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New enlargement strategy of the EU: a new chance for the Balkans

With a new enlargement strategy, the European Union gives itself more time while candidates and potential candidates claim a new chance to focus more seriously on upcoming reforms.

March 31, 2020 - Svjetlana Ramic Markovic - Articles and Commentary

Latina Bridge, Sarajevo. Photo: Jocelyn Erskine-Kellie (cc) flickr.com

It has been almost eighteen years since the Western Balkans became a priority of European Union expansion. These turned out to be eighteen years of ups and downs, marked by decades of uncertainty, delay, and various, sometimes meaningless, negotiations. Croatia’s entry into the European Union in July 2013 has given momentum to other countries in the region to start looking more realistically at the accession process. Kosovo is, as the youngest “candidate” on this road, together with Bosnia and Herzegovina, among the Western Balkan countries that still has the status of a potential candidate, while Montenegro and Serbia are negotiating accession to the Union, and Albania and North Macedonia are official candidates. Additionally, Kosovo, as well as other Western Balkan countries, is part of a diplomatic initiative called the Berlin process that is related to the future enlargement of the European Union.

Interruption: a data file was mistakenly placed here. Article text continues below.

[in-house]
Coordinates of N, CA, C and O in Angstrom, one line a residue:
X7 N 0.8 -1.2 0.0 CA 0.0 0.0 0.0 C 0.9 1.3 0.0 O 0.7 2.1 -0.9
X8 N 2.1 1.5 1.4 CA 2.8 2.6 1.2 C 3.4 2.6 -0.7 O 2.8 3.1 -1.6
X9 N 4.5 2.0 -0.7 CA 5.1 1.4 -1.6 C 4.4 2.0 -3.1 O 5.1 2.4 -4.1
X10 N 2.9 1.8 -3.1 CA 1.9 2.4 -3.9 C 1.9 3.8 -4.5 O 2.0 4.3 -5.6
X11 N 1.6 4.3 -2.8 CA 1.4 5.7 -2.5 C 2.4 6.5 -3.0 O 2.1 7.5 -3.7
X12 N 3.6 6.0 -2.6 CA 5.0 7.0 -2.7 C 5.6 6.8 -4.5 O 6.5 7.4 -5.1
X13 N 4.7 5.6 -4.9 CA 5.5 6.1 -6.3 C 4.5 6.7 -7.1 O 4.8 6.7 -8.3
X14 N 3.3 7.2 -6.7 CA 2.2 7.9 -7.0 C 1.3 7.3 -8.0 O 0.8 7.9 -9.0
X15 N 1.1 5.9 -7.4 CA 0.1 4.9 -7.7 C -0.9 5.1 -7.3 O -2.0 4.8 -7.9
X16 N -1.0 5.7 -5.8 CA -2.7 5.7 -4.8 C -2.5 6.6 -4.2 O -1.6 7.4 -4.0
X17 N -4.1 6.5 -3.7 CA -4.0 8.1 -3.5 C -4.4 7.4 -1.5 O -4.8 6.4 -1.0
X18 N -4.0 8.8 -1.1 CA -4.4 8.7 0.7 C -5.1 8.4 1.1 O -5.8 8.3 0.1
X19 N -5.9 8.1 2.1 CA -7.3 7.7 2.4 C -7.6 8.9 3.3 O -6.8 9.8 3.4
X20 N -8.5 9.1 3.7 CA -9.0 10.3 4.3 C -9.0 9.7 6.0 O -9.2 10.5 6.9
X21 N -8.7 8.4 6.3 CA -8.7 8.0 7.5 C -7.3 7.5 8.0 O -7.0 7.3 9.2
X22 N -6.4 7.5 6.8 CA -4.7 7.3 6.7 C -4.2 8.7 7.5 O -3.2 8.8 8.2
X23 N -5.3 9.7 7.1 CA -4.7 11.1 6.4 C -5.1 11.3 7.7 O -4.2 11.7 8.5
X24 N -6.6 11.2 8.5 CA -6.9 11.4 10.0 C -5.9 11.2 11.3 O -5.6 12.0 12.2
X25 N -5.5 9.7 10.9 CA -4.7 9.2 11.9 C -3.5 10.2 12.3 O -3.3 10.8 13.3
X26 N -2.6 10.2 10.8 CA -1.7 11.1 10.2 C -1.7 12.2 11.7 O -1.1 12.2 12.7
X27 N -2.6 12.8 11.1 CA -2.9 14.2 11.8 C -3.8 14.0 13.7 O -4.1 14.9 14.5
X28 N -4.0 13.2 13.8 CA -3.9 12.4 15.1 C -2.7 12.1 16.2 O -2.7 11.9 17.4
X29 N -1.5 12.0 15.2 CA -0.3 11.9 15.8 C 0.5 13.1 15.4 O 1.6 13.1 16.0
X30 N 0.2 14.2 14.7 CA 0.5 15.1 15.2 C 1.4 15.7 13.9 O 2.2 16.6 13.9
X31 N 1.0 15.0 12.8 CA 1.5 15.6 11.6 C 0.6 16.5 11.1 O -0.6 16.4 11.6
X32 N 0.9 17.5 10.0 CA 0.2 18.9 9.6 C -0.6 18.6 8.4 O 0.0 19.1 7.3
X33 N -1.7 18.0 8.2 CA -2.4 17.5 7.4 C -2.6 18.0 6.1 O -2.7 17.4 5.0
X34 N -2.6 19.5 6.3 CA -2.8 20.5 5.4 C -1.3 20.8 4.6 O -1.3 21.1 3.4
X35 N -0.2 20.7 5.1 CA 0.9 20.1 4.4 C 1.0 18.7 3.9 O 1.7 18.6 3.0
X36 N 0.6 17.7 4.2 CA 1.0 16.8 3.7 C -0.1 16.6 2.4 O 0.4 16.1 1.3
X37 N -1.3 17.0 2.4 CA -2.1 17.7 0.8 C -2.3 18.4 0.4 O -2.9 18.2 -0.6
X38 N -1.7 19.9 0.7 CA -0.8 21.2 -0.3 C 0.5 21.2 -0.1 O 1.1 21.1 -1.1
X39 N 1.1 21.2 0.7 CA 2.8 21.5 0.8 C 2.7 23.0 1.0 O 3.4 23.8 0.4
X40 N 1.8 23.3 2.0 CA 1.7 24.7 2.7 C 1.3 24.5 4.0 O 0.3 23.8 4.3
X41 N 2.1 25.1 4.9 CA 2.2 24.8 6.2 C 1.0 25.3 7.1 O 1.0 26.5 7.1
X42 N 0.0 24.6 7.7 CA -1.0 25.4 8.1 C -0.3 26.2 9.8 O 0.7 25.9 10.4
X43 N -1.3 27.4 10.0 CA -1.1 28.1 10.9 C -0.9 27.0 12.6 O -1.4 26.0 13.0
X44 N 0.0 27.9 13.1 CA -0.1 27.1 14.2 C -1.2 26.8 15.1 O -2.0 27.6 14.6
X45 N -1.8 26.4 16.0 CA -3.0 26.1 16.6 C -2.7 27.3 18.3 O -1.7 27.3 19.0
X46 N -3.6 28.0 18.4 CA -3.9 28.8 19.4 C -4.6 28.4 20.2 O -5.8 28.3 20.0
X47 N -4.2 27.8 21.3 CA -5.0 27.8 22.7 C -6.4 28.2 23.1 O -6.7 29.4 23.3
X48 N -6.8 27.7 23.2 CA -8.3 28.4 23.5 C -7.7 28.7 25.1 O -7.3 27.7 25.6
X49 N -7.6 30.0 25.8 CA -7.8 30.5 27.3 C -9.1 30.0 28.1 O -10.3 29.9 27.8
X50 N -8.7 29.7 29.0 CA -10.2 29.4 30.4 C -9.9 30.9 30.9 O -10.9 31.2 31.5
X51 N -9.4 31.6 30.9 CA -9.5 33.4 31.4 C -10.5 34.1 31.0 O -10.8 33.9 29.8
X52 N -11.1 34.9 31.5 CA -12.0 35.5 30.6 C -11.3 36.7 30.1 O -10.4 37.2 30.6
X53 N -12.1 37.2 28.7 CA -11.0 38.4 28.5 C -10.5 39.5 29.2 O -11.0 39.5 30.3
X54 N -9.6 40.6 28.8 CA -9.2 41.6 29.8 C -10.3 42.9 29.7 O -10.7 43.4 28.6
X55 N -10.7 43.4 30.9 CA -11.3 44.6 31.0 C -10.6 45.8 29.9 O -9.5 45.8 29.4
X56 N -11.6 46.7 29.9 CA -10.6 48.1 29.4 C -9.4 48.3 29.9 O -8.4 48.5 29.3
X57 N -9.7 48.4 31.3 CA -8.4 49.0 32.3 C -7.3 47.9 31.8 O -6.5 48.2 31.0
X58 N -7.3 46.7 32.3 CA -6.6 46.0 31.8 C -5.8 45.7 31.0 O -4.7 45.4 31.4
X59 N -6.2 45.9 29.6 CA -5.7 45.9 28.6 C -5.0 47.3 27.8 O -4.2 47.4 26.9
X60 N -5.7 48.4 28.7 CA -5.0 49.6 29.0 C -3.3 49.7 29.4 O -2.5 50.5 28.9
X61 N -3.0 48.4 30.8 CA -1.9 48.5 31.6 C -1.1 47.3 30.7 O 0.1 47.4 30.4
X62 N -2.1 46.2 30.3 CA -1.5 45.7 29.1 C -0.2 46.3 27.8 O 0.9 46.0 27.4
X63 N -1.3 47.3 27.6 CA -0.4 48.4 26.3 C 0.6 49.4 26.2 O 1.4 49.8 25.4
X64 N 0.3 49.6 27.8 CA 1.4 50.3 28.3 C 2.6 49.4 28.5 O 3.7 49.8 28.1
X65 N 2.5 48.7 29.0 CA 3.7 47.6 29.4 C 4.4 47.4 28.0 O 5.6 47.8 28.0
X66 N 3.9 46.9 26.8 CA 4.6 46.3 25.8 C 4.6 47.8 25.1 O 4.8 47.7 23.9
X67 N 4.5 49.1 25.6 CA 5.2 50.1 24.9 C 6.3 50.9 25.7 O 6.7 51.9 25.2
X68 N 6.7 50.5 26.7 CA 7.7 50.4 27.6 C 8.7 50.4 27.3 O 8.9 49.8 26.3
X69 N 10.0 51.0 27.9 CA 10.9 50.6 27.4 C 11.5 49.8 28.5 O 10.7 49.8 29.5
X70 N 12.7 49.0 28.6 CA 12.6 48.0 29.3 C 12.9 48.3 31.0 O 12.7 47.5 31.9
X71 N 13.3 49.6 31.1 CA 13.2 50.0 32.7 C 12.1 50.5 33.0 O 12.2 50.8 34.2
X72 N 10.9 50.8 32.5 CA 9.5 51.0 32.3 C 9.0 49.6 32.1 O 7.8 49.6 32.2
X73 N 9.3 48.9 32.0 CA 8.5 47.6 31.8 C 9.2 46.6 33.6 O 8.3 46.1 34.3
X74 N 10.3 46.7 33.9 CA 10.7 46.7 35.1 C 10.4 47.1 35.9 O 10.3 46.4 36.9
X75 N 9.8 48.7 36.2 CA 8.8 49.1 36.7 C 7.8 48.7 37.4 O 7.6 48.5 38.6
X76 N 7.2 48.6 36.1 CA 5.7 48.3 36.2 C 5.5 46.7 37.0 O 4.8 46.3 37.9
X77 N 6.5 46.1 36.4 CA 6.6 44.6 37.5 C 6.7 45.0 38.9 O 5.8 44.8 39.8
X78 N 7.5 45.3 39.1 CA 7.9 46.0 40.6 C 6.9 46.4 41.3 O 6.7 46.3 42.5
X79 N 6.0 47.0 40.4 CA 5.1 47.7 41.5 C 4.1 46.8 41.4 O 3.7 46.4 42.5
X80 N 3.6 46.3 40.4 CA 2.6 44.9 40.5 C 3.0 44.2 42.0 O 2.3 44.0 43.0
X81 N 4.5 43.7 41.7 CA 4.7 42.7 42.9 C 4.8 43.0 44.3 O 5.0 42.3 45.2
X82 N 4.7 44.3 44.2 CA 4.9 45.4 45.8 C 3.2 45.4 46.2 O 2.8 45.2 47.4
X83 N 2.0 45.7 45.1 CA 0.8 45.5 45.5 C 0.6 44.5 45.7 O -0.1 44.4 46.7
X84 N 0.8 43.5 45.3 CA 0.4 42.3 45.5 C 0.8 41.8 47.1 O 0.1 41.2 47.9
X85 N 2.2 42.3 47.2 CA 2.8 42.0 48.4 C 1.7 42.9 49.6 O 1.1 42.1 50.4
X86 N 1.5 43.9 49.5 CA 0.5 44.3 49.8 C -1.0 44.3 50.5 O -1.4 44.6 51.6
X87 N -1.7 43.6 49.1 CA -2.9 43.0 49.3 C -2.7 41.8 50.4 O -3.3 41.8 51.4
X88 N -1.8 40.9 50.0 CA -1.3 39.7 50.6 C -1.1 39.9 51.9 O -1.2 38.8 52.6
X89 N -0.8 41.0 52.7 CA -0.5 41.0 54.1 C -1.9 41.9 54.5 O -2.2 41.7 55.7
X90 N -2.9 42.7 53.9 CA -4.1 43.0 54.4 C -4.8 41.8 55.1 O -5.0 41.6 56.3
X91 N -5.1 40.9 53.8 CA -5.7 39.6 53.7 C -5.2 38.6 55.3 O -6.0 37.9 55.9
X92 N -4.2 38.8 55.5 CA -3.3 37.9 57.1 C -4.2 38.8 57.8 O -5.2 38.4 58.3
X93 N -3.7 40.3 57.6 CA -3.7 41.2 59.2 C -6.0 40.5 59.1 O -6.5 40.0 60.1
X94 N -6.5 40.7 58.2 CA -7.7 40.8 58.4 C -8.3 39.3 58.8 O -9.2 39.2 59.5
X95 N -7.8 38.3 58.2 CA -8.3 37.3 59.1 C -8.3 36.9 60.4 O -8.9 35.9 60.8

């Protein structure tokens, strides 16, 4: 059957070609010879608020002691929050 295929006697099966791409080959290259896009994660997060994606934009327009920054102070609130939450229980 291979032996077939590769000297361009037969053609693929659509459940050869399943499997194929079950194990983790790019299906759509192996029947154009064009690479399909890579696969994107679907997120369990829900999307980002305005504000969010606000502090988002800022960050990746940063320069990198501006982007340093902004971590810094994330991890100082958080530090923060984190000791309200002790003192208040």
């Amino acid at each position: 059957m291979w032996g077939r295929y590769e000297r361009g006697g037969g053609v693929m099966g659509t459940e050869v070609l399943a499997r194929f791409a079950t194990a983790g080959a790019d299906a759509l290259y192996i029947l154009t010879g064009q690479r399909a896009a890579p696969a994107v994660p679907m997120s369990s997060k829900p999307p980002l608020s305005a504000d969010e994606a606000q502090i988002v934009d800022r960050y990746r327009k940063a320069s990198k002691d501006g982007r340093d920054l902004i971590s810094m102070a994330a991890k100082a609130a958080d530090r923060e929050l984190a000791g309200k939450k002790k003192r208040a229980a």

Although the Western Balkans are closely related to Europe politically and economically, their turbulent past and constant social, economic and political challenges have had catastrophic consequences for the region, making it geopolitically unstable and economically unattractive for potential investors. Therefore, it is not surprising that European integration is seen as a key cure for the Balkan virus, and perhaps the only strategy of achieving peace and stability in the region. Integration represents a single hope in the eyes of a minority of young people that are barely discerning the light at the end of the tunnel.

Challenges for the region

Even though 2019 was a year of glorious expectations for many Western Balkan countries, it did not end in an encouraging way, having in mind that various political challenges such as refugee crises and Brexit have seriously damaged the foundations of the European Union. These crises have, in turn, negatively influenced the overall enlargement process.